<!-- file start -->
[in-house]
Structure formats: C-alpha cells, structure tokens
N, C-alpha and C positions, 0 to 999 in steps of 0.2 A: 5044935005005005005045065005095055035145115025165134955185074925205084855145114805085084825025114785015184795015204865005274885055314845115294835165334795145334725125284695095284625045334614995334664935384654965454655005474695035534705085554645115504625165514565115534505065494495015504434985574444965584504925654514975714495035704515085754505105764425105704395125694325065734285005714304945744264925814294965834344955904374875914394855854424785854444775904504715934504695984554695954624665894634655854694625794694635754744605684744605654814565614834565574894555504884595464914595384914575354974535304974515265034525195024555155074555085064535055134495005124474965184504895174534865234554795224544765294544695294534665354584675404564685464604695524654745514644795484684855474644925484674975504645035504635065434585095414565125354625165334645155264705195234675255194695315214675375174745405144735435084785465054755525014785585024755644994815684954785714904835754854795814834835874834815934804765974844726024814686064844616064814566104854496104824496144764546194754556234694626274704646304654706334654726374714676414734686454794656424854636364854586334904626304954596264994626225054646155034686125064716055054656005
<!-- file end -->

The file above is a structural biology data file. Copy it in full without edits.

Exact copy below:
[in-house]
Structure formats: C-alpha cells, structure tokens
N, C-alpha and C positions, 0 to 999 in steps of 0.2 A: 5044935005005005005045065005095055035145115025165134955185074925205084855145114805085084825025114785015184795015204865005274885055314845115294835165334795145334725125284695095284625045334614995334664935384654965454655005474695035534705085554645115504625165514565115534505065494495015504434985574444965584504925654514975714495035704515085754505105764425105704395125694325065734285005714304945744264925814294965834344955904374875914394855854424785854444775904504715934504695984554695954624665894634655854694625794694635754744605684744605654814565614834565574894555504884595464914595384914575354974535304974515265034525195024555155074555085064535055134495005124474965184504895174534865234554795224544765294544695294534665354584675404564685464604695524654745514644795484684855474644925484674975504645035504635065434585095414565125354625165334645155264705195234675255194695315214675375174745405144735435084785465054755525014785585024755644994815684954785714904835754854795814834835874834815934804765974844726024814686064844616064814566104854496104824496144764546194754556234694626274704646304654706334654726374714676414734686454794656424854636364854586334904626304954596264994626225054646155034686125064716055054656005